Despite the mini-heat wave in Portland, I am already seeing signs of fall, as some of the trees in our neighborhood are beginning to show their colors. Earlier this month I visited my son in upstate New York, where we woke to a chill in the early morning air before fishing for smallmouth bass on the Black River, a tannic stream which empties into the eastern end of Lake Ontario.
Bassin’ on the JD
After returning to the Pacific Northwest, I hit the John Day for another smallmouth expedition at Starvation Lane. Inch for inch and (if I’m lucky) pound for pound, smallmouth bass are probably the hardest fighting fish I’ve had on the end of a fly line. Although most of the ones I caught this summer were modest in size, they more than made up for it with aggressive strikes and playful acrobatics. Fly fishing for bass in late summer is a well-earned reward for the often frigid and fishless days of winter. If nothing else, cold beer tastes a lot better in August heat instead of February sleet. My favorite smallmouth tactic on moving water is a tandem woolly bugger rig cast down and across then stripped quickly on a tight line. If the light is good, I can often see one or both flies (my favorite colors for ease in spotting are chartreuse and white). It’s not unusual to double up, although it can be a real challenge to land both fish with barbless hooks.
Summer Kiss on the D
Of course the end of summer means steelhead season has begun in earnest. As a relatively inexperienced steelheader, I was delighted to hook and land my first Deschutes summer fish, a vigorous wild buck with a beautiful crimson stripe. The fish counts at the Bonneville Dam suggest another year of historically low runs for these endangered species, so I was thrilled to release a healthy unclipped fish back into the river. Fishing partner Rick Pay also caught and released a wild fish, in his case, a chrome bright hen that jumped and cartwheeled a half dozen times before being landed. Add in some whitefish and redside trout for bycatch and it was a fine day indeed fishing near Mack’s Canyon.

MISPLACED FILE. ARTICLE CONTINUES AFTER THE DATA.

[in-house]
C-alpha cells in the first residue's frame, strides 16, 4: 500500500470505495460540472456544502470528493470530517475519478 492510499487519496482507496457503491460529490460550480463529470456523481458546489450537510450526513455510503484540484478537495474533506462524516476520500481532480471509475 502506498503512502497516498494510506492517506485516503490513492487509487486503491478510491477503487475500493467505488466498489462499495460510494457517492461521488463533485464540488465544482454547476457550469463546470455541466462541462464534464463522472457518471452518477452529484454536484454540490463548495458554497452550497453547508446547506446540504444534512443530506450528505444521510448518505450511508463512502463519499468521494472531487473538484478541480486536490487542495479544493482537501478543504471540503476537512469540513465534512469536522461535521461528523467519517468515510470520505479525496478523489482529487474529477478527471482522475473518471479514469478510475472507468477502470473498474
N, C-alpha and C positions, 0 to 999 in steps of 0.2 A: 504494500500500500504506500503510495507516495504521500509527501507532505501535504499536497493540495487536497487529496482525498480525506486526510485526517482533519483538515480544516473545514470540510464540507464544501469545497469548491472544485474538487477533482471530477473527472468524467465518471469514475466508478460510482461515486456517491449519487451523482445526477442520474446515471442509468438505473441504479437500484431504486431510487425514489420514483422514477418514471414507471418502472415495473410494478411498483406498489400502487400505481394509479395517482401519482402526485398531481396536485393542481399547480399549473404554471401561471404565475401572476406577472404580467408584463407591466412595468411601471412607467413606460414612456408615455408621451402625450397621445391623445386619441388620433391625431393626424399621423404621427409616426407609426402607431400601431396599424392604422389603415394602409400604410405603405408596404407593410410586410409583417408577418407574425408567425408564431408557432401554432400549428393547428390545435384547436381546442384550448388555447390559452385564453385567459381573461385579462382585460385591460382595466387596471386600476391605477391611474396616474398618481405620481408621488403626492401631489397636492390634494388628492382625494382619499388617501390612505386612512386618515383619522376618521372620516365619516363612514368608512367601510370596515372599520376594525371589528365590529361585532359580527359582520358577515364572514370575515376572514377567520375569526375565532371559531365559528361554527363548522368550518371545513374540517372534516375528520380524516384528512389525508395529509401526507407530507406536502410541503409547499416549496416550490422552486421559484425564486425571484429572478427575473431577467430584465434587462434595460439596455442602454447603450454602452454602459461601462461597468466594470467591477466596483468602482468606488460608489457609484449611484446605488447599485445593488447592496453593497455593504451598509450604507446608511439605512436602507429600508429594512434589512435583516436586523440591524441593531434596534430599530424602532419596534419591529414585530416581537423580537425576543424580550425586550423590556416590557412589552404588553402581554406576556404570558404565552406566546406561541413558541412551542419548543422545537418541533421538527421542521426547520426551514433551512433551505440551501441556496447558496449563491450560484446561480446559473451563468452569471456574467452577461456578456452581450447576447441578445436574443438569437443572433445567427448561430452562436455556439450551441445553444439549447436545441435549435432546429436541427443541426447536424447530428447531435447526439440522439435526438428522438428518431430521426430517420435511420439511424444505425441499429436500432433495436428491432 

As of this writing, the White River has been mucking up the lower reaches of the Deschutes. When the White River blows out the Deschutes, it’s anyone’s guess how long it will last, so my upcoming three day steelhead jetboat trip may be in serious jeopardy. On the bright side, I will have plenty of time to practice spey casting with my new Loomis IMX Pro 6-weight and I’m bringing a full bottle of Jameson Black Barrel to camp. One of those items is supposed to come home with me.
Don’t forget to RSVP for our September dinner meeting presentation by Jim Carmin, who is the Special Collections Librarian at the Multnomah County Library. Jim’s presentation will focus on the highlights of the Ed Francis Collection of Fly-Fishing Books, which is housed at the Multnomah County Library. Jim also will talk about some features of the archives, and the most recent acquisitions made possible by members of the Flyfishers’ Club of Oregon.
I will be out of town for the September meeting due to a death in the family; however, you will all be in good hands in my absence.